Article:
Whaling has a long tradition in Greenland. Therefore, Greenlandic hunters are also allowed to hunt a pre-determined quota of whales. In the Nuup Kangerlua, on which Greenland’s capital Nuuk is located, whales, including humpback whales are hunted. This is now a thing of the past: the local government of Semersooq, to which Nuuk also belongs, has placed the marine mammals under protection. This is reported by the newspaper Sermitsiaq.
The Council decided this morning to approve the request made by Michael Rosing MP. The motion was seconded by the Finance and Economic Commission and thus came to a vote. However, this was almost overturned, as the Siumiut party had requested a postponement of the vote. However, this was not granted.
Humpback whales, which had previously been relatively resident, were hunted again in the fjord from 2010. But the group of humpback whales, which numbered only 6, had already been decimated to 3 again in 2014. Five years later, Michael Rosing, a member of parliament, introduced the proposal to place the animals there under protection. His argument: The whales had a much higher value alive than dead, because ships with tourists want to see the whales as an attraction. When the public was asked if they supported the protection of animals, the majority were in favour. The only doubts came from fishermen who use trawl nets to catch halibut. Environmental groups also supported the proposal. In the run-up it was also important to them to underline that it was only about the protection of the humpback whales in this fjord and not about a general ban on whaling. In Greenland, whaling is allowed as “subsistence hunting”, i.e. as part of the diet and tradition, but is strictly regulated. Marine mammals hunted include minke whales, fin whales, belugas and narwhals.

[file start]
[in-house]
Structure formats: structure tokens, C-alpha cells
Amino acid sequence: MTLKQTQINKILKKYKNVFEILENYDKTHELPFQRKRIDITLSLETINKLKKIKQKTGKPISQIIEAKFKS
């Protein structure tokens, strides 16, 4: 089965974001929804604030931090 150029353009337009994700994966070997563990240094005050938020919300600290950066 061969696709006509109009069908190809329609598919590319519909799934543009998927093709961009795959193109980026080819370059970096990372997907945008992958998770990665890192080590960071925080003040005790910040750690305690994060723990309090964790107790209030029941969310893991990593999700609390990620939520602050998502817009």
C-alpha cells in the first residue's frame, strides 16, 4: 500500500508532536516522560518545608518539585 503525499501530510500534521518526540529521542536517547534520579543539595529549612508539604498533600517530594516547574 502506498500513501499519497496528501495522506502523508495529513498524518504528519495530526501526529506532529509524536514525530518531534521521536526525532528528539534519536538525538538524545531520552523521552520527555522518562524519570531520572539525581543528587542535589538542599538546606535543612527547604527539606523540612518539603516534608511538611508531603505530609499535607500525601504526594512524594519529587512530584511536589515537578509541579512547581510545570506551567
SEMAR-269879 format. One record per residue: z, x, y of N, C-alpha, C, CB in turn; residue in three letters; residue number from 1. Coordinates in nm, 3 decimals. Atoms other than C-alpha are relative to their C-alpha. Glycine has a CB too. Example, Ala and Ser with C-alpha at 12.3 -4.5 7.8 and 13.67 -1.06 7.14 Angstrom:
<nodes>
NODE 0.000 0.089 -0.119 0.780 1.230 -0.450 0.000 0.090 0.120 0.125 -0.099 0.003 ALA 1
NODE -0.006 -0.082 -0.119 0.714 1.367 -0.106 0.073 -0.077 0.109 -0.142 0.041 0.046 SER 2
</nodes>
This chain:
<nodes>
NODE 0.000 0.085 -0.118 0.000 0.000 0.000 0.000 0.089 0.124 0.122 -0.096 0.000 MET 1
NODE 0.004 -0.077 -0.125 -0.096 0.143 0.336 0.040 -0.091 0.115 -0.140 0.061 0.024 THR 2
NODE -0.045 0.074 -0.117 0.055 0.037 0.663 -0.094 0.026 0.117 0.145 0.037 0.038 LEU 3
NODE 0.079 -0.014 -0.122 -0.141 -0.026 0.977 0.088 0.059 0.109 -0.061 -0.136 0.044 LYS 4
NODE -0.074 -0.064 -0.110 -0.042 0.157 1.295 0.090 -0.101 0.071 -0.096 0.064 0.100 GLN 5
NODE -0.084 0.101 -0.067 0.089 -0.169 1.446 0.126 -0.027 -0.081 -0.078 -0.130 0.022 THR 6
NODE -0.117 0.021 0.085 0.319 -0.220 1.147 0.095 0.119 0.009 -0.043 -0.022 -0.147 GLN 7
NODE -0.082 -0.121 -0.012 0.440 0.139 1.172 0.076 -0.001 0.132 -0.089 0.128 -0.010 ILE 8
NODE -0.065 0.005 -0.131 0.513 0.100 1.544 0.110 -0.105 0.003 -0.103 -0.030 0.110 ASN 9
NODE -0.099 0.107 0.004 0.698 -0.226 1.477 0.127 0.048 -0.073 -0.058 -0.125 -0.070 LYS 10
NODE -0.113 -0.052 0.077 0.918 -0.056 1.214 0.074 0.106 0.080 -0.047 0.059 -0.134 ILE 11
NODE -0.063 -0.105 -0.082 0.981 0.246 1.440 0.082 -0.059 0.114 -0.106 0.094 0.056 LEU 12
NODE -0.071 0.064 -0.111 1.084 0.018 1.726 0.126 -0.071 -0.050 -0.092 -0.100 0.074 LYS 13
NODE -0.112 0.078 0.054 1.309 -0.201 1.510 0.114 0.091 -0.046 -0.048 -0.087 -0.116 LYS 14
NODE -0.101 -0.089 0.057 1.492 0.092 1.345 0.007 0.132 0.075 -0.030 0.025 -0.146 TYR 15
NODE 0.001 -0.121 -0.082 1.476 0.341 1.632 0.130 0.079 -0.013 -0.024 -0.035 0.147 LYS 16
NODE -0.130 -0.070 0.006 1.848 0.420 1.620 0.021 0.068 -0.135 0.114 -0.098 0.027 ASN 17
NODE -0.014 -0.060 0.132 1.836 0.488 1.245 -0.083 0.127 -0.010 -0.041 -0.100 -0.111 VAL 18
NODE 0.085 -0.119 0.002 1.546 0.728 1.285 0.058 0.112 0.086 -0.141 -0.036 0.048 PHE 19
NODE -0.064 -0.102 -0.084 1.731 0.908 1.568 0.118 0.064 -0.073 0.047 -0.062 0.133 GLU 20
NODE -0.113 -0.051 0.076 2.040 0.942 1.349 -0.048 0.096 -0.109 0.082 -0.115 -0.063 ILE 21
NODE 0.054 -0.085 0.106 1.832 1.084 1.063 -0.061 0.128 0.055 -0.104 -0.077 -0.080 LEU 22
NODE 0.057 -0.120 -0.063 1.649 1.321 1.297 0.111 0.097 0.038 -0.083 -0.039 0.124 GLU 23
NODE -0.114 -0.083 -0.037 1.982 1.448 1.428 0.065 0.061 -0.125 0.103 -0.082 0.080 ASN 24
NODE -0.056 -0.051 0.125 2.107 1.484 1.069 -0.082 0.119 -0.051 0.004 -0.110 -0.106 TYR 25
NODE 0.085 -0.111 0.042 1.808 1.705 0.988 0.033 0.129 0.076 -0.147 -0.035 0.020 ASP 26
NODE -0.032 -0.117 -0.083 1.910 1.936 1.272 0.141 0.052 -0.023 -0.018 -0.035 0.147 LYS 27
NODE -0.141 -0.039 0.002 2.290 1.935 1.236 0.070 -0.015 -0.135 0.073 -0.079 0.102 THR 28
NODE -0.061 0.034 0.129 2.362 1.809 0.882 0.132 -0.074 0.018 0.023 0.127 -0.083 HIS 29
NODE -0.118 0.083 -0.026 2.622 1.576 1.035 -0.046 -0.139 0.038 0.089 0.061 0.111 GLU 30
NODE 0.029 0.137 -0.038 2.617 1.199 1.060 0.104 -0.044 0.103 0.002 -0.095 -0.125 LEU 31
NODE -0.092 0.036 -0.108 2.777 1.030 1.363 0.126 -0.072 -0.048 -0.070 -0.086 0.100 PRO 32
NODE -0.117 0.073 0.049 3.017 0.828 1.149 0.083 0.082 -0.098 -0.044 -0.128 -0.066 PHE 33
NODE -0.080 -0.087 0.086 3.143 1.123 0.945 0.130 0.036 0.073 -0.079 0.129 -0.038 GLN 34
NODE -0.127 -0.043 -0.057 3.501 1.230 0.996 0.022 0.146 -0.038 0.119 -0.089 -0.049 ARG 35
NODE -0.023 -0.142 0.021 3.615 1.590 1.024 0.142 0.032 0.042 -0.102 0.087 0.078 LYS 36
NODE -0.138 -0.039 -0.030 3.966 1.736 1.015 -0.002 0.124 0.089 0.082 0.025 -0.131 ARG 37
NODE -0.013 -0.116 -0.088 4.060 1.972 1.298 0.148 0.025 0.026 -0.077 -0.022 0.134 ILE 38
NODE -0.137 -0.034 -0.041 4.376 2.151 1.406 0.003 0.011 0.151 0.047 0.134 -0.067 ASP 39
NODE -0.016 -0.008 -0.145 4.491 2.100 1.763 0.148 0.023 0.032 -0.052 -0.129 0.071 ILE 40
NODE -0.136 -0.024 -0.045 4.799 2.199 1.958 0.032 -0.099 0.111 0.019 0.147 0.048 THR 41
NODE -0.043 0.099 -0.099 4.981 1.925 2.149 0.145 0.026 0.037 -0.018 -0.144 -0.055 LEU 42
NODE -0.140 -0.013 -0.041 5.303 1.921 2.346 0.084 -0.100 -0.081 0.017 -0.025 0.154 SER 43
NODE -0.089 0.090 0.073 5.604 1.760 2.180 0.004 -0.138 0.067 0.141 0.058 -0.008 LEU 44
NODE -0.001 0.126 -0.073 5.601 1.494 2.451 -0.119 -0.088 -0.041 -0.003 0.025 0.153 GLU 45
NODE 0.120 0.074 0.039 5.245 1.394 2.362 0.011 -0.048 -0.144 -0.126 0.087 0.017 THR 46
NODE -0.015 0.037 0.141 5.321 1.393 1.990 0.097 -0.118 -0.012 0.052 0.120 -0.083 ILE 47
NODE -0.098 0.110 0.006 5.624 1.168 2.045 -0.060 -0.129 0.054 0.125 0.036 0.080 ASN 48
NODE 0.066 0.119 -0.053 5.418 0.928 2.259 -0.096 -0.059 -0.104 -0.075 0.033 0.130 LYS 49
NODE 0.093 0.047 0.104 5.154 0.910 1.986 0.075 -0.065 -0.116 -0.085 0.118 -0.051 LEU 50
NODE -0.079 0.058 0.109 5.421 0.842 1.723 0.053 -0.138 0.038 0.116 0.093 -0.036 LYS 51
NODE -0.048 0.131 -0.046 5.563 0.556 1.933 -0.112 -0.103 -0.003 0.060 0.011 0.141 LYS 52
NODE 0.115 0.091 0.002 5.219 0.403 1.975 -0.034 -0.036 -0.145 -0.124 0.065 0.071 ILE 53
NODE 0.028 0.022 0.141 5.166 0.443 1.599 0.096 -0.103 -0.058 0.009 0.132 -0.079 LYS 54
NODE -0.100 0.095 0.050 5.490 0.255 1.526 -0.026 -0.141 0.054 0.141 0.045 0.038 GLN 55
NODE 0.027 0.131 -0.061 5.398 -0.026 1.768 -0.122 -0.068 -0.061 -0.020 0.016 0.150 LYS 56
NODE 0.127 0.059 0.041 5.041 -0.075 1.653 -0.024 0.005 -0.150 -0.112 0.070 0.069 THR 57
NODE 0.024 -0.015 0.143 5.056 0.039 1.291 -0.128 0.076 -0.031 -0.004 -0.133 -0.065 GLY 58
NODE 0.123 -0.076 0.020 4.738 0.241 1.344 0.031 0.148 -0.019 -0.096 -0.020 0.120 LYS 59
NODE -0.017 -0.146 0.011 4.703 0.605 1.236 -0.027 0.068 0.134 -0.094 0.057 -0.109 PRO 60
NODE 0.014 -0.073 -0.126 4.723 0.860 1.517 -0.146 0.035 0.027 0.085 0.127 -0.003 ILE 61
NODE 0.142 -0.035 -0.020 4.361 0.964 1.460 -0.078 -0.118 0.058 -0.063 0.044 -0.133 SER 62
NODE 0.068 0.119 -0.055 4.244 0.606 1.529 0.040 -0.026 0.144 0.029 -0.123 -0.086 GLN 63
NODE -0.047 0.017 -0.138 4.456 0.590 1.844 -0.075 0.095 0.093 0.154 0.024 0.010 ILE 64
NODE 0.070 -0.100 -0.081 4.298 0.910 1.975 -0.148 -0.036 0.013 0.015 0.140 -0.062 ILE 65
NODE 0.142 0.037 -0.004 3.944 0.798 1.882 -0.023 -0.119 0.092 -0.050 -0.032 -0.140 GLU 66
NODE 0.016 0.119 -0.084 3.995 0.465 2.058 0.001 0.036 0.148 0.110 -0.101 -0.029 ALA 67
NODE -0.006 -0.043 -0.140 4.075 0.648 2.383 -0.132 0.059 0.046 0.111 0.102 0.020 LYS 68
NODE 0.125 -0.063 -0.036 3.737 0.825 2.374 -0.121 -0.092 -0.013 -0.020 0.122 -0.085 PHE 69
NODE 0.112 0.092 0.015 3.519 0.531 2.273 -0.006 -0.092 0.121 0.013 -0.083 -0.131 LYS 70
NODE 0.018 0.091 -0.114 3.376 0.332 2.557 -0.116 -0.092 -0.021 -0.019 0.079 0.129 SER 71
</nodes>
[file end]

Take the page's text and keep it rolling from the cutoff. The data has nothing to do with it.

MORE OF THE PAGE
Dr Michael Wenger, PolarJournal